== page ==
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Frenchie
08-06-2007, 09:17 PM
You infantry grunts will remember the silent hand signals for use in combat. Here's a new version of them. Rated PG-13.

http://www.petebevin.com/archives/signals.html

Rob Weaver
08-07-2007, 04:00 AM
That's great! Hand signals were less than useful to those of us who preferred to ride to war wrapped in 52 tons of rolled steel.

tompritchett
08-07-2007, 07:42 AM
Hand signals were less than useful to those of us who preferred to ride to war wrapped in 52 tons of rolled steel.

Unless you were slowly driving that puppy in confined areas that required the use of ground guides. :) My favorite though was the brand new LT in my company who wanted to get his bearings by back triangulating from observable landmarks. In itself it was not a bad idea; the only problem was that he was taking his compass readings from the top of all that 52 tons of rolled steel.

Rob Weaver
08-07-2007, 07:23 PM
Unless you were slowly driving that puppy in confined areas that required the use of ground guides. :) My favorite though was the brand new LT in my company who wanted to get his bearings by back triangulating from observable landmarks. In itself it was not a bad idea; the only problem was that he was taking his compass readings from the top of all that 52 tons of rolled steel.

I did that once just for fun - the compas just goes around... Army doctrine in the early 80s mandated that unless under artillery fire or NBC conditions, tanks operated unbuttoned, and in order to maintain radio listening silence, to use hand and arm signals. There are few that resemble the infantry signals. I am significantly shorter than average and all my TCs could see of my hand and arm signals were the tips of my fingers; the rest of me was covered by the hatch. In response, we developed a series of flag signals inspired by the signals we saw in photographs of Soviet tank formations and what I knew from the history of tanks in WWI. Using the gunnery flags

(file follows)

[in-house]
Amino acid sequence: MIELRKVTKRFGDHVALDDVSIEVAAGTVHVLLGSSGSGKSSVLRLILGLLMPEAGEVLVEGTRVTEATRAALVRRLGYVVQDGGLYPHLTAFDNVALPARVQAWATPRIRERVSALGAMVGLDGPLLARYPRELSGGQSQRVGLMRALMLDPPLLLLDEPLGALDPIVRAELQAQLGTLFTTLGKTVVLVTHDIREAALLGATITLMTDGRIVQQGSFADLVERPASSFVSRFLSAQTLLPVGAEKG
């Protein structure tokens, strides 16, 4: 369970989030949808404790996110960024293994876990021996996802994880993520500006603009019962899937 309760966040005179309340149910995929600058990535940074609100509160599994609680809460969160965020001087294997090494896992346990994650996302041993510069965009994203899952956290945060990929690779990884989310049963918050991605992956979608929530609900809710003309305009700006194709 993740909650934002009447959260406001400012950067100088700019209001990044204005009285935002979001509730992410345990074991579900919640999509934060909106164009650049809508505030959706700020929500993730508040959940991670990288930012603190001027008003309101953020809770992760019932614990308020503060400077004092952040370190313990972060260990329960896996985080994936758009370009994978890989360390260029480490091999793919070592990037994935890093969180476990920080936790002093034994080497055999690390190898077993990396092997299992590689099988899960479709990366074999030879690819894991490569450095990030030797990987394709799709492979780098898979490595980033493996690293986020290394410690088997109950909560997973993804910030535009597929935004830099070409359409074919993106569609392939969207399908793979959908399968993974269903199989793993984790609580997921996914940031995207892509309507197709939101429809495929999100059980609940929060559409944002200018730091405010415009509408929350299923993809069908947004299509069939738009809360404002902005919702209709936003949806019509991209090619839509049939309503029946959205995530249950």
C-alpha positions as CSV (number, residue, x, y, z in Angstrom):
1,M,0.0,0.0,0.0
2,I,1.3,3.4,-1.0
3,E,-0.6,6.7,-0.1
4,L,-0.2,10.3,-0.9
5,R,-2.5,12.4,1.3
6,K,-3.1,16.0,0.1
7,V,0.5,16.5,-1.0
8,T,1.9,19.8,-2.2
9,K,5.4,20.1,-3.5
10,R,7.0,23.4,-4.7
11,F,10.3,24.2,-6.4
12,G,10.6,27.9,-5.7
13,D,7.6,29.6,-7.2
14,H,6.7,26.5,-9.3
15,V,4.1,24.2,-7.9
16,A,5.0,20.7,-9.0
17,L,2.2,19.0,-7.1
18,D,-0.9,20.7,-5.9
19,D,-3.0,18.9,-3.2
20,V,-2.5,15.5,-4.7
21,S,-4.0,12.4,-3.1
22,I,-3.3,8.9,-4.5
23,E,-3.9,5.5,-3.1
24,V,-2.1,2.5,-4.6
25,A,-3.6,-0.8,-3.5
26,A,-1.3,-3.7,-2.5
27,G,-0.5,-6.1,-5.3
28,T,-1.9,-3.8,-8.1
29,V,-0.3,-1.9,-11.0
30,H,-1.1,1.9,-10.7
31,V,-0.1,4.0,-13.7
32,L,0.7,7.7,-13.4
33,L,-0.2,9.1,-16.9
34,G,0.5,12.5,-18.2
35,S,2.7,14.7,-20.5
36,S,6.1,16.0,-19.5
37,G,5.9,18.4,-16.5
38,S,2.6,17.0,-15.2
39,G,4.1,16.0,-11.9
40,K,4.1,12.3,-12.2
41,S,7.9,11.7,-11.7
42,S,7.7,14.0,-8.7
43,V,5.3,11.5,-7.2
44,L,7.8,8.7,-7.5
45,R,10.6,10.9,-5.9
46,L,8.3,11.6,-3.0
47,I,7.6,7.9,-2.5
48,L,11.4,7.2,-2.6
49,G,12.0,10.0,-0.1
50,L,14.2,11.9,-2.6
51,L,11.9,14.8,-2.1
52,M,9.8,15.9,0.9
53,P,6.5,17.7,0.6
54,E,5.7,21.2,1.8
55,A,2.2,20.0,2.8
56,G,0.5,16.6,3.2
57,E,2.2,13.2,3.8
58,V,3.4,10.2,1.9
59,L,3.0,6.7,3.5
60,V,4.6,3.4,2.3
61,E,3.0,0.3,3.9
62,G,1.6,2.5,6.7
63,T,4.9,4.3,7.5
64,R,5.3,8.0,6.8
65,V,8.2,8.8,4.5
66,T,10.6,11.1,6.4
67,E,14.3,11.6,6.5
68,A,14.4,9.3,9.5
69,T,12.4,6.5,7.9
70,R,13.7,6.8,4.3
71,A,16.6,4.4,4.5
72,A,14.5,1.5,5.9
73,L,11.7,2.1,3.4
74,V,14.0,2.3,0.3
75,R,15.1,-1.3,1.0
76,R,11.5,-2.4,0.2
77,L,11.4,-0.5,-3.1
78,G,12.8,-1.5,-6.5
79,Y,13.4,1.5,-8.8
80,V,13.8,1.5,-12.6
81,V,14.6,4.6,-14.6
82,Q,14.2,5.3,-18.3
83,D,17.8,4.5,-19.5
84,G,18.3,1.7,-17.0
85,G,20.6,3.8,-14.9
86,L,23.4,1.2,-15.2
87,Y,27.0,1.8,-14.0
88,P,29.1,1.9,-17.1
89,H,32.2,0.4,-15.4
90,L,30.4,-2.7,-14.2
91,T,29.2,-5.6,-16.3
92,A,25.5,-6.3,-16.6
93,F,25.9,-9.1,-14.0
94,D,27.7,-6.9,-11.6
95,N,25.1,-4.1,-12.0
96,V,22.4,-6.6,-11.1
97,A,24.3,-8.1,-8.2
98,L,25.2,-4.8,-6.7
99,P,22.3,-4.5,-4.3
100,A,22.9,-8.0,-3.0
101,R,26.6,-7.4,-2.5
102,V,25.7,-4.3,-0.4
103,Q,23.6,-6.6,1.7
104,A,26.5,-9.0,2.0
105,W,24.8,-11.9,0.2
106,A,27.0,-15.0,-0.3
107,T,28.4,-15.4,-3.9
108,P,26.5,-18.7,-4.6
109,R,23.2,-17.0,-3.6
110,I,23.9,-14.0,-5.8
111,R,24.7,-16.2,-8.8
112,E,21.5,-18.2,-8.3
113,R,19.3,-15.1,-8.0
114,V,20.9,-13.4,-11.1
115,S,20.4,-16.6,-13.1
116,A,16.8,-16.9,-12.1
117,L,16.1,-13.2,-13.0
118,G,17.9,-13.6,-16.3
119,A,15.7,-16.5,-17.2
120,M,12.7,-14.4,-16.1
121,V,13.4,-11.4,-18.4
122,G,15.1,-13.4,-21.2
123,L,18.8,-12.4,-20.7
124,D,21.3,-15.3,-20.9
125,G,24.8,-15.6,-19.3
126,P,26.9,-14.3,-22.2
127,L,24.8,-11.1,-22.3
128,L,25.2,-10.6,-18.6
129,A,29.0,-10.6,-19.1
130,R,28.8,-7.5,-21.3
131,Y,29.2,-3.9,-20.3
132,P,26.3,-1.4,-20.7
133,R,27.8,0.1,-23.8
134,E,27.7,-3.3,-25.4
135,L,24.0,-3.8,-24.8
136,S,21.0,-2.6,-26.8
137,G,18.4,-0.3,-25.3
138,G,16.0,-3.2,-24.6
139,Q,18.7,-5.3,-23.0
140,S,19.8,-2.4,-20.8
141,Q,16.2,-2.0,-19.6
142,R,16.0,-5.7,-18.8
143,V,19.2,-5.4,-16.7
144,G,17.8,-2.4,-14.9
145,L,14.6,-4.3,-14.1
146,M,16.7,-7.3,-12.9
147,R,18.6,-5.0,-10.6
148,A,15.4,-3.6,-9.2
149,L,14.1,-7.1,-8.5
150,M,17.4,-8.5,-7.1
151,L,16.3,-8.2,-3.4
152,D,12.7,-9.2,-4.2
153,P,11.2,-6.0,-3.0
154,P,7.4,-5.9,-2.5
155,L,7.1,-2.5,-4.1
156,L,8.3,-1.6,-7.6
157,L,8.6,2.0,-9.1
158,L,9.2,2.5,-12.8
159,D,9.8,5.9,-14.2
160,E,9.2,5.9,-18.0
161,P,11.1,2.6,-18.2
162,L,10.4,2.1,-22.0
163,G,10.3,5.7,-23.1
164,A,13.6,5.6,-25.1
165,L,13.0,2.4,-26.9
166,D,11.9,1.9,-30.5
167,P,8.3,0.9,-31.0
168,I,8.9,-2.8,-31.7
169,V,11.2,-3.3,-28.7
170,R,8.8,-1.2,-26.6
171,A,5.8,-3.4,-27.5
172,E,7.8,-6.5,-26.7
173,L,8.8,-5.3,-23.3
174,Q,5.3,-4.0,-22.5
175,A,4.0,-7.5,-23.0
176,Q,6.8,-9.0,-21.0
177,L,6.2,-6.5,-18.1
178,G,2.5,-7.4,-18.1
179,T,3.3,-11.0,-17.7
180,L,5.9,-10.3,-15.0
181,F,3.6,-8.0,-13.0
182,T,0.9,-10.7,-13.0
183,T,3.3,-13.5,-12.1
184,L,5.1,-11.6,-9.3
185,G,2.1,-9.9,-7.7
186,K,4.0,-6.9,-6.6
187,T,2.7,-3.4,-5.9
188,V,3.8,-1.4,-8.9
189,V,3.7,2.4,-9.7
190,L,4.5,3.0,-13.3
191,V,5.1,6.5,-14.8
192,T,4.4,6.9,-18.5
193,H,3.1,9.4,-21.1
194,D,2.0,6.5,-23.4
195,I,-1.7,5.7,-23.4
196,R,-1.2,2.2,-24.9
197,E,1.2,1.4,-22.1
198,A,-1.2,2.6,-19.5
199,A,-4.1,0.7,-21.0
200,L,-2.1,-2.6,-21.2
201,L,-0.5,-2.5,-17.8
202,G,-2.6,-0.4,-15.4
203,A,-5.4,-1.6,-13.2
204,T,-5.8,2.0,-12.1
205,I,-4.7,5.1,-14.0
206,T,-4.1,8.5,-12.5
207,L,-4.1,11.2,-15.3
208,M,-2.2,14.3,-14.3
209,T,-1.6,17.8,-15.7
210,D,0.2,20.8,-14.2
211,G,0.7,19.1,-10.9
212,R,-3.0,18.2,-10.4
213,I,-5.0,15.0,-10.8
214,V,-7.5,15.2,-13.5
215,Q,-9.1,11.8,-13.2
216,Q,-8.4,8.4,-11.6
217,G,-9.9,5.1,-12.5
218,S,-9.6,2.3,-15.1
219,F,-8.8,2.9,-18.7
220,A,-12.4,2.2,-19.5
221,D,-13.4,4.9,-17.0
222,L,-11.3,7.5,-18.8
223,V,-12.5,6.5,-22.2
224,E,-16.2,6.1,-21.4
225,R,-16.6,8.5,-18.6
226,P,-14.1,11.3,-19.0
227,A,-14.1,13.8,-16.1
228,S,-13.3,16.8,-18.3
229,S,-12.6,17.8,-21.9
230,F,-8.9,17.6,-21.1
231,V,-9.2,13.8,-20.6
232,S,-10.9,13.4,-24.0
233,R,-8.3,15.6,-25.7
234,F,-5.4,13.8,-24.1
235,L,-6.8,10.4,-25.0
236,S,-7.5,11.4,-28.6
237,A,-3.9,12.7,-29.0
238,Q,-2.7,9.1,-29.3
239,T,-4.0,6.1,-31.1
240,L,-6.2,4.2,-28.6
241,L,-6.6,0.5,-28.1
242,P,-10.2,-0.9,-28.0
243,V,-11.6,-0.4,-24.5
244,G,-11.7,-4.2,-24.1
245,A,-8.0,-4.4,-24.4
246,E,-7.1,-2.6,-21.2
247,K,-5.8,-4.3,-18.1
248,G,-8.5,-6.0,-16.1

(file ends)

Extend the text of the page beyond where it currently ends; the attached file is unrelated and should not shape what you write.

I could clearly direct my vehicles on the move.

tompritchett
08-07-2007, 10:20 PM
Army doctrine in the early 80s mandated that unless under artillery fire or NBC conditions, tanks operated unbuttoned, and in order to maintain radio listening silence, to use hand and arm signals. There are few that resemble the infantry signals. I am significantly shorter than average and all my TCs could see of my hand and arm signals were the tips of my fingers; the rest of me was covered by the hatch. In response, we developed a series of flag signals inspired by the signals we saw in photographs of Soviet tank formations and what I knew from the history of tanks in WWI.

I remember seeing them in older manuals when I went in the late 70's when tanks moved in fixed formations. Then when we went to the bounding over-watch formations, they went out of fashion. Sounds like they came back in fashion after I got out.

Rob Weaver
08-08-2007, 05:43 AM
The prevailing thought was that Soviet jamming would be so successful, that radio trasmition would be next to impossible. Visual communication was the big thing. We had to keep radio traffic down to a couple seconds each, and a lot of it was encoded words or numbers. Then along came secure communications and eveyone with a handset became chatty Kathy.